Invasions of privacy have become the focus of significant attention with the Australian Law Reform Commission (ALRC) handing down its report on ‘Serious invasions of privacy in the digital era’ on 30 June 2014. The report is due to be tabled in Parliament at some stage during September 2014.
At this stage, it appears that the ALRC will recommend a new statutory cause of action for serious invasion of privacy. This new tort will be confined to invasions of privacy by intrusion upon a plaintiff’s seclusion or private affairs (including by unlawful surveillance). Also, it is likely that the new tort should only be actionable where a person in the position of a plaintiff would have a reasonable expectation of privacy in all the circumstances.
It is proposed that the foreshadowed Act should provide that, in determining whether a person in the position of a plaintiff would have had a reasonable expectation of privacy in all of the circumstances, a court may consider, among other things:
- the nature of the private information, including whether it relates to intimate or family matters, health or medical matters, or financial matters
- the means used to obtain the private information or to intrude upon seclusion, including the use of any device or technology
- the place where the intrusion occurred
- the purpose of the misuse, disclosure or intrusion
- how the private information was held or communicated, such as in private correspondence or a personal diary
- whether and to what extent the private information was already in the public domain
- the relevant attributes of the plaintiff, including the plaintiff’s age and occupation
- whether the plaintiff consented to the conduct of the defendant, and
- the extent to which the plaintiff had manifested a desire not to have his or her privacy invaded.
The House of Representatives Standing Committee on Social Policy and Legal Affairs has also recently published its report titled ‘Eyes in the Sky – Inquiry into Drones and Regulation of Air Safety and Privacy’. In consideration of the ALRC’s proposal for the creation of a tort of serious invasion of privacy, the Committee has recommended that the Australian Government consider introducing legislation by July 2015 which provides protection against privacy invasive technologies (including remotely piloted aircraft), with particular emphasis on protecting against intrusions on a person’s seclusion or private affairs.
The Committee has also recommended that the Australian Government initiate action to simplify Australia’s privacy regime by introducing harmonised Australia wide surveillance laws that cover the use of listening, optical surveillance, data surveillance and tracking devices.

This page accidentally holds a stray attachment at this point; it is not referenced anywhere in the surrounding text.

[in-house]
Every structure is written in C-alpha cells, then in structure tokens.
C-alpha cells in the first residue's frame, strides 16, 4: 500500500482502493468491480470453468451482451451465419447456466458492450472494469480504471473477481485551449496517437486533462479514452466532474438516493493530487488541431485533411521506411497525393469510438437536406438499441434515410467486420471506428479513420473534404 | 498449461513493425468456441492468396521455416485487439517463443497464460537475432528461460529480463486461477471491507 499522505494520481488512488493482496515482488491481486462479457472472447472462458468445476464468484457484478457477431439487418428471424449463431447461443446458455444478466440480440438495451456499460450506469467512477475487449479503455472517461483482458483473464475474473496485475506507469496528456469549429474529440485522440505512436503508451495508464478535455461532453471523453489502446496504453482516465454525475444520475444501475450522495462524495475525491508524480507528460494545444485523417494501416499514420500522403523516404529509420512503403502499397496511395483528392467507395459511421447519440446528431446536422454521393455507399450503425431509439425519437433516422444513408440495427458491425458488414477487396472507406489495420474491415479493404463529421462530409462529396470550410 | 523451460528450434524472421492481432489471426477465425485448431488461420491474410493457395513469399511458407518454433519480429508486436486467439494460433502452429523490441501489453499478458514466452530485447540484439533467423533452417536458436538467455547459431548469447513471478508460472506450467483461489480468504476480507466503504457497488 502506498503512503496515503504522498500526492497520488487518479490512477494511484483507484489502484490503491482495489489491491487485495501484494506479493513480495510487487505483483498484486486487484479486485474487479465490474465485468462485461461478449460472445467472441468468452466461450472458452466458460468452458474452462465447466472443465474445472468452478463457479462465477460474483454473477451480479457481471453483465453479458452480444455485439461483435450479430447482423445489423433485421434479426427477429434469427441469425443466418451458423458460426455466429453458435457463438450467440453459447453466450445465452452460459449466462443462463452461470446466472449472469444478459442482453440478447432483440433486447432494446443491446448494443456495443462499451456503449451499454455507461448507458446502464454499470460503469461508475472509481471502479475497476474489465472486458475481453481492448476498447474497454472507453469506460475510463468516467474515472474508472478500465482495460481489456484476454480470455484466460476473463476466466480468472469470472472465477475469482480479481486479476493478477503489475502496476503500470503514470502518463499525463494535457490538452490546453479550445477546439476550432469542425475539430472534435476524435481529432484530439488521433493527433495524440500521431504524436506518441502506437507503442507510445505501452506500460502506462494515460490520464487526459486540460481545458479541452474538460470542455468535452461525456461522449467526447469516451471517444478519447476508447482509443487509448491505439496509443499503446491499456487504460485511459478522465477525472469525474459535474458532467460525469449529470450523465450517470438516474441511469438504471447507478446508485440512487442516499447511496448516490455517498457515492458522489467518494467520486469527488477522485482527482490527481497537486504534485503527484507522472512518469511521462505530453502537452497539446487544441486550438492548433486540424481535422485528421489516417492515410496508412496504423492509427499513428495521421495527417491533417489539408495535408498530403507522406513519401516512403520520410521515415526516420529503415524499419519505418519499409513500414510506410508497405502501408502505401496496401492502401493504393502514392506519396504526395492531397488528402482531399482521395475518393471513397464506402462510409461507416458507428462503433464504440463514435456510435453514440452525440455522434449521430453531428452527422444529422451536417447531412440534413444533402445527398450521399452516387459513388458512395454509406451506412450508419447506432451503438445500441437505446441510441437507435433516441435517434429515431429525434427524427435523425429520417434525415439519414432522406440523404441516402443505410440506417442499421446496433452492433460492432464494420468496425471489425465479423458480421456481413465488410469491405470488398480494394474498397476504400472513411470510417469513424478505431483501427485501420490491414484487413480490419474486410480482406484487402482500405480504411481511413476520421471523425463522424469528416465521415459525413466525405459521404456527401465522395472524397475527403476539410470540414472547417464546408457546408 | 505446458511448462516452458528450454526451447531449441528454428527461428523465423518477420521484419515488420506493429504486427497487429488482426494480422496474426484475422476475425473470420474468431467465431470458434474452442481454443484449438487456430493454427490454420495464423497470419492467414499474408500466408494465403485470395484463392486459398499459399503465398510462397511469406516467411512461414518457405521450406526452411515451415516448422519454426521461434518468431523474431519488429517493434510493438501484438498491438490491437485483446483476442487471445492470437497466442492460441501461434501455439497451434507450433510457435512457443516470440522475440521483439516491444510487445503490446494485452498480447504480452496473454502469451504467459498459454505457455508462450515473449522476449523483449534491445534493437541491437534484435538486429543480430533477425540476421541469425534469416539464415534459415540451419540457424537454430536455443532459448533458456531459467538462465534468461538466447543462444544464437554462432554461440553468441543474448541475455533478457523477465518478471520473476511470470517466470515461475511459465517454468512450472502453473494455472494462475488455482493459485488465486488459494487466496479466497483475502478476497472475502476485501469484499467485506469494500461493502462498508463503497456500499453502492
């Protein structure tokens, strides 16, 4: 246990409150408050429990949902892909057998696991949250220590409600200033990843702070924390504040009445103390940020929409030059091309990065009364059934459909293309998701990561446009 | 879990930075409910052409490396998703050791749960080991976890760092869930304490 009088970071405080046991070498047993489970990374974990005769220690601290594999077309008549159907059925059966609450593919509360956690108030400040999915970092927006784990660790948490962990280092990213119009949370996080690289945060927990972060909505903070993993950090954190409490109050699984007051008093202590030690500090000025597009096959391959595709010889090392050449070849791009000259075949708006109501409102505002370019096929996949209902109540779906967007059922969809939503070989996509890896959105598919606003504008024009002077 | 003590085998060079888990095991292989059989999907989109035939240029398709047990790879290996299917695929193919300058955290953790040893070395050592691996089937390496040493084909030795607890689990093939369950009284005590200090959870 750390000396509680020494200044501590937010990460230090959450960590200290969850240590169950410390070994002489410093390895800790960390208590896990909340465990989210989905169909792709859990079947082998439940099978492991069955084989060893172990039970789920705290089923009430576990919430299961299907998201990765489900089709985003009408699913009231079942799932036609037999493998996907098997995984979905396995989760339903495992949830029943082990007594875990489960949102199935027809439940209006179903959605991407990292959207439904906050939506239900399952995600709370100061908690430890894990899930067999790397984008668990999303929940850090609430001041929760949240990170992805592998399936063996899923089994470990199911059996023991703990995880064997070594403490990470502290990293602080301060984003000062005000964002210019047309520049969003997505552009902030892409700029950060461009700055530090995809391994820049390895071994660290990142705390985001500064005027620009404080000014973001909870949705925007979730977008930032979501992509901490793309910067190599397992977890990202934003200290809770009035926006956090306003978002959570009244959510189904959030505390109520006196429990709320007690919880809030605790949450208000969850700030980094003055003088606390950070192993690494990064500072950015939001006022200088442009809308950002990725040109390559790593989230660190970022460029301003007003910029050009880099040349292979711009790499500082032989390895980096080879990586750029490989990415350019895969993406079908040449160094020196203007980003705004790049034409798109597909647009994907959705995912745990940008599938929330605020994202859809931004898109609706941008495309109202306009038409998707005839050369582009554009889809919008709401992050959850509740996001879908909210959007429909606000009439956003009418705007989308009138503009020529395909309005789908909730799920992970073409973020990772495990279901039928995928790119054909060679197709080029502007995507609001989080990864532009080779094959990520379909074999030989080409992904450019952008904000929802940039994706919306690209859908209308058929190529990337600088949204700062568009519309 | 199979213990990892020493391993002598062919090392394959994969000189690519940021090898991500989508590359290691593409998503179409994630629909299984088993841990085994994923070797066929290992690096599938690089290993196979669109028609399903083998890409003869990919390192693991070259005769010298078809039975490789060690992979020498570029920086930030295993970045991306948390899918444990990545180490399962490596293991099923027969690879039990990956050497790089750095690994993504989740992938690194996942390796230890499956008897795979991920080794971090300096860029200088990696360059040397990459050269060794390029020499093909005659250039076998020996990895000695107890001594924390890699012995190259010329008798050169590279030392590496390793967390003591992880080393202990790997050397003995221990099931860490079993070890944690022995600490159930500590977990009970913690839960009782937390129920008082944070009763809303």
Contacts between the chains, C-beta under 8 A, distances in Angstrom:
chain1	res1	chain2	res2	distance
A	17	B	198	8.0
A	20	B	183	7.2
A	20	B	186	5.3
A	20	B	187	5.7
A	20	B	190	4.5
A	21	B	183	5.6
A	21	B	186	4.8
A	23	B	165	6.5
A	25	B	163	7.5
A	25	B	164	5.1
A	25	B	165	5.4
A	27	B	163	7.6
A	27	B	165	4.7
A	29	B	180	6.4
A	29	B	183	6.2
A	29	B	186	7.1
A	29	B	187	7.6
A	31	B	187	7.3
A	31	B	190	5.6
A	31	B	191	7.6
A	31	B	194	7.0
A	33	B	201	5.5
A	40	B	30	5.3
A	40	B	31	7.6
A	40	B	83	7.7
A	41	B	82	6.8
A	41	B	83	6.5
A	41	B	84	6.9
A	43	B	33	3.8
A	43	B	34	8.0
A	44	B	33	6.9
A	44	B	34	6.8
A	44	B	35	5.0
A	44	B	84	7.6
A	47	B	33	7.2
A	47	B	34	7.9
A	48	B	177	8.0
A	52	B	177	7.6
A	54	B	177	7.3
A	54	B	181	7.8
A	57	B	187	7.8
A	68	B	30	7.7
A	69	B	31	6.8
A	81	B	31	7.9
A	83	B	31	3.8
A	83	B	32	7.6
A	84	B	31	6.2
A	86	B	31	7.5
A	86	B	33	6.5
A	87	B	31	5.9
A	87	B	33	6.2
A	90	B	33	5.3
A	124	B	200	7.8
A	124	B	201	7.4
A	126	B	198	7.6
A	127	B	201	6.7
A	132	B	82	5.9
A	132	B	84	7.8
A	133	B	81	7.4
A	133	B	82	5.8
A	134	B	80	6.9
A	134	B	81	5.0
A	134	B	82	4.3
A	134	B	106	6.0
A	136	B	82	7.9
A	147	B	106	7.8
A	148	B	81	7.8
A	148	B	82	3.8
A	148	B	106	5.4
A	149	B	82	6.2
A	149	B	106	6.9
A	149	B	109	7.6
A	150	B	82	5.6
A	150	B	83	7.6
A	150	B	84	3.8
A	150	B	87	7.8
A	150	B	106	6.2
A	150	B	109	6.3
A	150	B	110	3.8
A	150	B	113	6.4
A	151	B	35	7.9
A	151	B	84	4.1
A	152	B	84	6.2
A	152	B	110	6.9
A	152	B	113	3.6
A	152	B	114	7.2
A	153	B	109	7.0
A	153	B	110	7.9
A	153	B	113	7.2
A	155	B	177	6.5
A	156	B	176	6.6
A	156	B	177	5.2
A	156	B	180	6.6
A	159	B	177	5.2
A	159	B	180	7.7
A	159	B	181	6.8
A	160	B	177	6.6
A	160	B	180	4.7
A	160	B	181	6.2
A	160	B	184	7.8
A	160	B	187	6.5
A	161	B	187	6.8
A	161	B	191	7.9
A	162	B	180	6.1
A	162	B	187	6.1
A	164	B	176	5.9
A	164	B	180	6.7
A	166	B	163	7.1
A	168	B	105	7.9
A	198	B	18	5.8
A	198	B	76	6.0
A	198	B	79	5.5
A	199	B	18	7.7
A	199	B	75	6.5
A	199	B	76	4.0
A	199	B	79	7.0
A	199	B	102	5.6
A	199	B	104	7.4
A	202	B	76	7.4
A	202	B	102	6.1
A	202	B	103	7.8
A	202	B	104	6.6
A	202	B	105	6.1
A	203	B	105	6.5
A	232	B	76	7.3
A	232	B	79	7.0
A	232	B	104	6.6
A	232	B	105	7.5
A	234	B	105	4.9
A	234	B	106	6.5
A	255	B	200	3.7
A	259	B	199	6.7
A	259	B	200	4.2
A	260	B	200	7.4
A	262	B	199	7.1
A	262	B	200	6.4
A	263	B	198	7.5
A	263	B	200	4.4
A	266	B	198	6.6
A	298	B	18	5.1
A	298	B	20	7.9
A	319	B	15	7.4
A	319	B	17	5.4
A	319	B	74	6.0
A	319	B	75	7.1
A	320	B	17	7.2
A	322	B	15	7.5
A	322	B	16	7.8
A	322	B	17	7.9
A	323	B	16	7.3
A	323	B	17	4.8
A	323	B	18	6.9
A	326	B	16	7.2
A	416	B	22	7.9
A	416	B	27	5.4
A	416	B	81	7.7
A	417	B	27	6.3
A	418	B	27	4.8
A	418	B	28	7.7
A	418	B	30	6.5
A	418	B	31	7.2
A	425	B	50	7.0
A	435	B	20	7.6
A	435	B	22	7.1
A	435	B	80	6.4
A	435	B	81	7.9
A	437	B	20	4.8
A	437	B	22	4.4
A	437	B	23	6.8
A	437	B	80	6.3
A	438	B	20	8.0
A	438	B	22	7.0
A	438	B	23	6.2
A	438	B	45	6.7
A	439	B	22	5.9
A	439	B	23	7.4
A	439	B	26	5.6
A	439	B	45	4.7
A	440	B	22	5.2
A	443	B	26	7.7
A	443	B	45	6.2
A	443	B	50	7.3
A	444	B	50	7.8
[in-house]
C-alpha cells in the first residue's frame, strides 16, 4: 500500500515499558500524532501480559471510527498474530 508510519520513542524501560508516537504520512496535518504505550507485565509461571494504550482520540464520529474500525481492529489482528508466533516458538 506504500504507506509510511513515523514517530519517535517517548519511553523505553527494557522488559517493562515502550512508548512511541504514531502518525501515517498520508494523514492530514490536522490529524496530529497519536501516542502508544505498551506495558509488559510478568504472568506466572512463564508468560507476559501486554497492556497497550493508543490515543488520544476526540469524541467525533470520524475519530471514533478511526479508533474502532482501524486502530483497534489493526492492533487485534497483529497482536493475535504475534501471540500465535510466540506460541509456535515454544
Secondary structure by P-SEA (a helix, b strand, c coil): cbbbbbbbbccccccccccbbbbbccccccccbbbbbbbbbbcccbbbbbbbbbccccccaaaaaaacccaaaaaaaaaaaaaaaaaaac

The ‘ag-gag’ debate has been bubbling for the past 18 months in the United States and is now starting to get traction with Australian lawmakers.
These issues have certainly become more prevalent in recent times as animal rights activists have become more proactive in spreading their campaigns on intensive farming activities, with particular emphasis on the poultry and pork production industries.
The reality is that laws of this type have been enacted in various US States since the early 1990s. For example, since 1991 there has been a prohibition in North Dakota on the act of filming or taking photos of an animal facility without the consent of the owner, regardless of intent and reference to damage.
Also, in an attempt to curb the increasing prevalence of incursions by animal rights activists onto private farming operations, West Australian Senator Chris Back has proposed a Private Senator’s Bill to deal with the recent increase in farm raids and trespassing by animal rights activists.
Senator Back (and other members of parliament) has been especially critical of the regular delays by animal rights activists of handing footage of alleged cruelty to relevant prosecutorial authorities.
There are two main aspects to the draft Bill, namely:
- any party with images or recordings of suspected animal cruelty are required to submit formal reports to relevant authorities within 24 hours and/ or provide the relevant images within 48 hours to enable these authorities to quickly prevent alleged further acts of cruelty, and
- Trent Thorne the imposition of stricter penalties for people who trespass, vandalise or threaten the operation of lawful animal enterprises.
Finally, South Australia recently passed new surveillance legislation which made it a criminal offence to use any audio or video obtained using covert means unless the images are determined to be in the public interest by a Court. Despite criticism from animal rights groups, the SA Attorney General has stated that the intent of the legislation is not ‘ag-gag’ related, but is grounded in an individual’s right to privacy.